Down South: A Southern Legend, Seersucker

“It’s so damn hot I can’t stand it. My fine seersucker suit is all soaking wet.” Texan Don Henley worked that seersucker reference into his song, “The Garden of Allah.”

As I write, snowflakes tumble from a sunny sky. That surprising combination of blue and white brings to mind a Southern legend. How nice it’d be to don a seersucker suit of thin, puckered, blue-and-white cotton and sashay out into a dog day afternoon.

Fewer people than ever can recall the days prior to the era of air conditioning when any Southern gentleman worth his salt would not be caught without a seersucker suit. A torrid day demanded seersucker and best of all it didn’t need dry-cleaning. Just toss it into the washer.

My earliest memory of seersucker, correct me if I am wrong, Lincolnites, is of the gentleman who ran the dime store of my youth. I can still see him wearing seersucker pants in the dime store he was famous for.

I’ve written before about the best teacher who ever walked into a classroom, Darlington’s Jim Kilgo. In the spring of 1968 at the University of Georgia as dogwood bracts blew about James Kilgo, in a blue-and-white seersucker suit, read from William Faulkner’s “The Bear,” that classic story in Go Down Moses.

Seersucker reigns as a celebrity of sorts and some celebrities were suckers for this wondrous fabric. Remember Andy Griffith and his seersucker suits with suspenders on “Matlock?” Barney Fife would deck himself out in a seersucker suit topped off with a straw hat and a bow tie when on the town. It’s vogue, this fabric that once made “the working man’s suit” because of its affordability. (And it didn’t need to be pressed.)

Is seersucker Southern to the core? You be it is. The late Ken Burger had this to say about it. “Quite honestly, there’s just something about wearing seersucker that makes you feel like you’re starring in a James Dickey novel and talking to Mark Twain while having a drink with William Faulkner.”

June 11 is national seersucker day. That’s the thirteenth day of the 101 days it’s proper to wear seersucker. You see seersucker should only be worn from Memorial Day to Labor Day. Ladies, you, too, can enjoy this day and lightweight cool fashion. Sophia Loren, Ava Gardner, and Suzy Parker wore it and so can you. My friend, a transplanted Georgia Peach, said, “Seersucker is my fave. I have a few seersucker dress suits from Brooks Brothers.” She continued … “I have always had an affinity for seersucker. Once I moved to Charleston, I realized it was a mandatory summer wardrobe item for surviving the oppressive heat of a blistering August day.” She adds, “I have blue and white seersucker as well as tan and white, pink and white, etc. I love it all.”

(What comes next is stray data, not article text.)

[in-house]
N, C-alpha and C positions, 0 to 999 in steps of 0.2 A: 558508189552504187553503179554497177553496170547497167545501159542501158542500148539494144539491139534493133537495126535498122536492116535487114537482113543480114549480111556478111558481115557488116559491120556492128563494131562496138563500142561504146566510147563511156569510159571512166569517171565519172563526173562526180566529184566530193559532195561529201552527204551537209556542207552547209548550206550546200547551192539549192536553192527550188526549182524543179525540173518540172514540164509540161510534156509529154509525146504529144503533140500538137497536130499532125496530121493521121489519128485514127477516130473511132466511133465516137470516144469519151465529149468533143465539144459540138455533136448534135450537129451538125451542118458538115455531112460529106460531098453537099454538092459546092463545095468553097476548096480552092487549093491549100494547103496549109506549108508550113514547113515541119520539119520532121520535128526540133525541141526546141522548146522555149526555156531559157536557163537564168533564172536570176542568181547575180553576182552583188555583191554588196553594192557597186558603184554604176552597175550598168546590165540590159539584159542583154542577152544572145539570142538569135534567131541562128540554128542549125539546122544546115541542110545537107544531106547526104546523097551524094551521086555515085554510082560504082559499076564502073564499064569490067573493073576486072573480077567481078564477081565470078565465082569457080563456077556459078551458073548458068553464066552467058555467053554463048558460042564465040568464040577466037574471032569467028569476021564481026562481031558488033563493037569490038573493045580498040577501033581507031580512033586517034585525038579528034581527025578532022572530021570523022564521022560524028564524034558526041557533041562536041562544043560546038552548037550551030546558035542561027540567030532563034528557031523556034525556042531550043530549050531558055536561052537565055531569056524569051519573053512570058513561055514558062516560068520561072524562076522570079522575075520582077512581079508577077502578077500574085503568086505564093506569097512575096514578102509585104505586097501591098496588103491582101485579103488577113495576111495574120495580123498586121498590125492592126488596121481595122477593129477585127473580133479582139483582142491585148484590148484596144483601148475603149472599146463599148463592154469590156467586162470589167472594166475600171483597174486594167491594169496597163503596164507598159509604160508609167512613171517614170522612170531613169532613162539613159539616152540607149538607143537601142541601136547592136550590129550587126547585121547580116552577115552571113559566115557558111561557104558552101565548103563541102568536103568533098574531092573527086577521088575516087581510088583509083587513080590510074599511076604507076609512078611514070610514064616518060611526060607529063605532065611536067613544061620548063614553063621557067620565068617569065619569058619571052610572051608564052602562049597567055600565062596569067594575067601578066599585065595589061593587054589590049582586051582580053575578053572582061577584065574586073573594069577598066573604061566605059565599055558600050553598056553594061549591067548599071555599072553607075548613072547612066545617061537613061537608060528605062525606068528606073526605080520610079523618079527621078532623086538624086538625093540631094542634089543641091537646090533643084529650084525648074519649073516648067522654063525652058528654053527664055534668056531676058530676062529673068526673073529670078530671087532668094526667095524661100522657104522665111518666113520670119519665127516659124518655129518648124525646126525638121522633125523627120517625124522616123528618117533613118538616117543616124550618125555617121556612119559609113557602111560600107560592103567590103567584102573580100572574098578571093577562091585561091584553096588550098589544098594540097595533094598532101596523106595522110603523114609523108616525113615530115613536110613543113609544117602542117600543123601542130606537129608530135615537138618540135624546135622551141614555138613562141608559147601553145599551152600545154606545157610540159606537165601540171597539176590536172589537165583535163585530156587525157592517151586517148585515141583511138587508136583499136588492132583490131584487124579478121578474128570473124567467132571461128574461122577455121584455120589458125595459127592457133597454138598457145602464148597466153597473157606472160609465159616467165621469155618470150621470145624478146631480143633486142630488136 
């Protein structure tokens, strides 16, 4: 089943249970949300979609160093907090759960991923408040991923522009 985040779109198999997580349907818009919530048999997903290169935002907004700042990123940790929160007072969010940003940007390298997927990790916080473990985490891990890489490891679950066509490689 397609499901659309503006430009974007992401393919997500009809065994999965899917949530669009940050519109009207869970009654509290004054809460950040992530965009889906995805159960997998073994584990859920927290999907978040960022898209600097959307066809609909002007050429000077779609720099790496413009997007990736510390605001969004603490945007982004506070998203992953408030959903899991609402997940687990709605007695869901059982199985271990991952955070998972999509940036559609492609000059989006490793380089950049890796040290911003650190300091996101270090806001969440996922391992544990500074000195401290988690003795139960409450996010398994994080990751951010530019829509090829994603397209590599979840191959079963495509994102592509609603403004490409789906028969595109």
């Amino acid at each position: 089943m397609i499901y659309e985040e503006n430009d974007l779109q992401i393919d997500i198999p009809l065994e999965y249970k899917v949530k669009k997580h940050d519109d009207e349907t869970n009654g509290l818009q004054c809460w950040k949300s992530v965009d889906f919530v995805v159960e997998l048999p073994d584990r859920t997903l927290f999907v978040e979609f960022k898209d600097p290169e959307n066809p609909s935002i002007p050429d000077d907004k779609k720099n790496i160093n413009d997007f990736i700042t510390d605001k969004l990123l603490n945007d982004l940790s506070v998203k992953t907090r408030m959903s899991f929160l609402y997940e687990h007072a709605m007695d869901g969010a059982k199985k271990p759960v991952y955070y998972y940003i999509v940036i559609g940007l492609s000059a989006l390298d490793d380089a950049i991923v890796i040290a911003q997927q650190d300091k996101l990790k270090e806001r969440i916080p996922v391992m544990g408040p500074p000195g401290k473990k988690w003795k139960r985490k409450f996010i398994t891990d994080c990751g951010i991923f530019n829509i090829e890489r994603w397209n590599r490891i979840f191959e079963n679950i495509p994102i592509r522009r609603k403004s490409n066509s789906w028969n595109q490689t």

Seersucker got its Southern genesis from the hot, humid summers of New Orleans. Garden & Gun magazine covered the history of this most Southern fabric. “Joseph Haspel Sr. was a tailor in New Orleans when he first discovered seersucker fabric. At the time, the lightweight textile was popular in India because it kept people cool in the hot weather. The South, he figured, was no different. Over the next twenty years, seersucker suits took off in the South and in the Ivy Leagues, making Haspel synonymous with a new kind of sophisticated summer style. Every former president since Coolidge has worn Haspel, but its biggest moment was no doubt on the back of Gregory Peck in his role as Atticus Finch in To Kill a Mockingbird.”

Seersucker takes its name from the Persian words shir-o-shakar, which literally means milk and sugar. This was probably figuratively used as the fabric is marked by both smooth and rough stripes; thus allowing the fabric to be held away from the skin, creating better air circulation.

From what I’ve learned, seersucker is made by slack-tension weave. The threads are wound onto the two warp beams in groups of 10 to 16 for a narrow stripe. The stripes are always in the warp direction and ongrain. Today, seersucker is produced by a limited number of manufacturers. It is a low-profit, high-cost item because of its slow weaving speed.
Come June 11 I’ll move my seersuckers suits, pants, and jackets into my “summer” closet. I’ll get out my bow ties too … the real kind you tie by hand. The time to dress sporty will be at hand. Time to enjoy the beach, summer reads, and our good old sunny weather.

Tom Poland is the author of twelve books and more than 1,000 magazine features. A Southern writer, his work has appeared in magazines throughout the South. The University of South Carolina Press released his book, Georgialina, A Southland As We Knew It, in November 2015 and his and Robert Clark’s Reflections Of South Carolina, Vol. II in 2014. The History Press of Charleston published Classic Carolina Road Trips From Columbia in 2014. He writes a weekly column for newspapers in Georgia and South Carolina about the South, its people, traditions, lifestyle, and changing culture and speaks often to groups across South Carolina and Georgia, “Georgialina.” Find more columns at www.tompoland.net.

Author: Duane Childers

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